What I'm reading: Long Lost, by Harlan Coben, RWA chapter contest entries.
Saturday, author Julie Elizabeth Leto was a guest speaker at our RWA chapter meeting. She spoke about "The Art of Layering: How to Write Faster AND Better." I'll share my notes here, interspersed with some of my own reflections.
The technique came about, she explained, when she was working full time and had only a short window available in which to get her writing goals accomplished each day. Rather than flounder, especially when she'd see the clock ticking away and anxiety interfered with getting the words down, she started writing only the dialogue. That way, she had a framework for her next writing session.
Her system covers four different layers, and particularly resonated with me because I find that system works for me, even though I'm not writing in a controlled amount of time. As a matter of fact, her handout resembled my own Dialogue Basics handout (still available on my website), although hers takes the 'whole book' approach, rather than only the dialogue portions. Then again, there's more to dialogue than the words the characters say.
So – her system:
First -- get the dialogue down.
Second – add setting details. Don't start the book with lots of description. Work it into the scene as needed.
Or, as Elmore Leonard said, "Never Open a Book with the Weather."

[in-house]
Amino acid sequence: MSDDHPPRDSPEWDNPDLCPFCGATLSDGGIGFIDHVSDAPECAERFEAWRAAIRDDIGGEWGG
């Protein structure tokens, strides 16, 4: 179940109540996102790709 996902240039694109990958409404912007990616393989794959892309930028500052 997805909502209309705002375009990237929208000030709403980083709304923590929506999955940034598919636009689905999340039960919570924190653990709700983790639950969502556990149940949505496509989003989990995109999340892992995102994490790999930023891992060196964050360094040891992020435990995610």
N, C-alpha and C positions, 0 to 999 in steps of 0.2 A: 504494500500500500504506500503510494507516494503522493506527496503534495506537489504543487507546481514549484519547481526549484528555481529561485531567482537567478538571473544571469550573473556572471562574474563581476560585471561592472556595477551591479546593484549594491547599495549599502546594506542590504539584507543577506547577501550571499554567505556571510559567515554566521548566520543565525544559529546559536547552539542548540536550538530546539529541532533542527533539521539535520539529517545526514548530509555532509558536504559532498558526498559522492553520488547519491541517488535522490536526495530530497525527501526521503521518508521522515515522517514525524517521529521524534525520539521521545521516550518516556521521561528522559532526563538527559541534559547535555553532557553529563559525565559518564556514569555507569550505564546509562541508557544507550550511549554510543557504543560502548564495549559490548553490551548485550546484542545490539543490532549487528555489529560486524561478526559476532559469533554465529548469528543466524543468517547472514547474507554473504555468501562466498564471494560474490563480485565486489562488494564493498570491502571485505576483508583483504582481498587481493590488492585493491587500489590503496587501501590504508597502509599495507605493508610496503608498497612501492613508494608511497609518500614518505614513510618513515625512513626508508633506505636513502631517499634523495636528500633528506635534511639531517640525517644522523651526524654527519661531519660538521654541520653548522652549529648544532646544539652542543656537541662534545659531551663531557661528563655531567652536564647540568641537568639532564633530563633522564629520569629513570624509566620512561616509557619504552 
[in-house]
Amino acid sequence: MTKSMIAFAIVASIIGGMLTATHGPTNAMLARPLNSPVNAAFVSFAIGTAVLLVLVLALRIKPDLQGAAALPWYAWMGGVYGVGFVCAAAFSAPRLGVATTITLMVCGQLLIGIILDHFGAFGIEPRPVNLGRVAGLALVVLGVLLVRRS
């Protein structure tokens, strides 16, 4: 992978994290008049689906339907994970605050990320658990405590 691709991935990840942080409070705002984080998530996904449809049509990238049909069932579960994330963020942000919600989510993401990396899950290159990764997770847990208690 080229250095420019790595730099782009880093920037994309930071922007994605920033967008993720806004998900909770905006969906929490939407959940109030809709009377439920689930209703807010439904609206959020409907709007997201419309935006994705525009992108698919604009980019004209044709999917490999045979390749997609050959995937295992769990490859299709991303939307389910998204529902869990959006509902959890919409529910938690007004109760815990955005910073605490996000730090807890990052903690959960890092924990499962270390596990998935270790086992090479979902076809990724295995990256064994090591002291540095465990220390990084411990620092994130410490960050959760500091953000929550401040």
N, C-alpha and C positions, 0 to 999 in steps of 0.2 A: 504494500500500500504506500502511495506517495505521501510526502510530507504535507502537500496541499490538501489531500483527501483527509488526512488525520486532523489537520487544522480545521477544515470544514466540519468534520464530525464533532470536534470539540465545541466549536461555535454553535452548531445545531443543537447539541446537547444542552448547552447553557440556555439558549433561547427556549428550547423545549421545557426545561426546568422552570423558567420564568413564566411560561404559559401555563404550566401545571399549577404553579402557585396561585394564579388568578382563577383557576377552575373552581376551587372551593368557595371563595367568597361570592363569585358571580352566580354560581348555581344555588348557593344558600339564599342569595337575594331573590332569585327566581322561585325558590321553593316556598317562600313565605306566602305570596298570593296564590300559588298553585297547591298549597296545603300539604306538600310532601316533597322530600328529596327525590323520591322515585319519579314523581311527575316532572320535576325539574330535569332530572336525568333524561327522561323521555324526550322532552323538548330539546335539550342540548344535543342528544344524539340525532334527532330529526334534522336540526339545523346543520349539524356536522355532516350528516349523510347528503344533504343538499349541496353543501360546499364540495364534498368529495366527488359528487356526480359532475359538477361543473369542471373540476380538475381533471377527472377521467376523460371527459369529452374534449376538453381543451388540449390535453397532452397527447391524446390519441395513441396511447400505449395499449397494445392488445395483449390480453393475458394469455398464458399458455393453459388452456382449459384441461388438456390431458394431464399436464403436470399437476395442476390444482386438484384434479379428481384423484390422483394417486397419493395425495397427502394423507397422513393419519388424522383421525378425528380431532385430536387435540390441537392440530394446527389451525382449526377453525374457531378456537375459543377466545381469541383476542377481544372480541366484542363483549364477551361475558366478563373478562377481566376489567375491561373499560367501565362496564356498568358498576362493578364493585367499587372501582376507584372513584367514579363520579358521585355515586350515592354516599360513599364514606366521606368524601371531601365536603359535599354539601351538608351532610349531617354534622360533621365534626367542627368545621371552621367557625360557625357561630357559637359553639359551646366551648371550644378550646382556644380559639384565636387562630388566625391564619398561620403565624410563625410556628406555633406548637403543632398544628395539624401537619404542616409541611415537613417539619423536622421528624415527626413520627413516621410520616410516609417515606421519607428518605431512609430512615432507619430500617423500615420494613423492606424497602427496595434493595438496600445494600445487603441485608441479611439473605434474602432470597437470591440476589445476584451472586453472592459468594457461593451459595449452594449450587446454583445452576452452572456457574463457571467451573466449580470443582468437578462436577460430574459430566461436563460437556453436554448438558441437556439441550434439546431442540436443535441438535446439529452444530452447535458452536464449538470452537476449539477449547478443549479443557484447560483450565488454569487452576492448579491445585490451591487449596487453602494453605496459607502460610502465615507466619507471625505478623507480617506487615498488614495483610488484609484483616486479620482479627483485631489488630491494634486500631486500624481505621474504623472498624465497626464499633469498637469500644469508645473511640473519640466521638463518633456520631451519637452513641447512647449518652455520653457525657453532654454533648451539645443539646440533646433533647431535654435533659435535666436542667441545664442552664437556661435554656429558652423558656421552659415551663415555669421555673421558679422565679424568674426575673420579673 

Next – write the action. She stressed that in a romance novel, the most important part is REACTION. Reacting is where you can show emotions and trickle in back story. Show it when it's relevant, and when it will heighten the emotional level, for both the character and the reader.
And the last layer – this is where she'll add the sexual tension, the sensual aspects, and descriptions.
Leto also talked about the editing, which is where she says one adds texture to the book. This is where the author's voice shows through. And where you have to be able to step back and trim what's not needed. Her hint: Look at the last sentence of your paragraph. Is it needed. Too often, it's merely a recap -- telling what you've already shown.
As she puts it, Write Hot, Edit Cold. The editing process needs to be ruthless.
And her three "Rules" which she says are posted above her computer:
1. Don't get it right, get it written.
2. You can't fix a blank page.
3. Give yourself permission to write crap.
(Note: these are Julie Leto's versions, but most likely can be attributed to 1) a city editor for a NY magazine, 2) Nora Roberts, 3) Anne Lamott.
Her parting words: Writing should be hard. If it isn't, you're not doing it right. She said any author who tells you her editor rarely requires edits or revisions is either lying, or has a lazy editor. There's always a way to make it better.
Come back tomorrow when author Linda Swift has fun with the language barrier between English and American.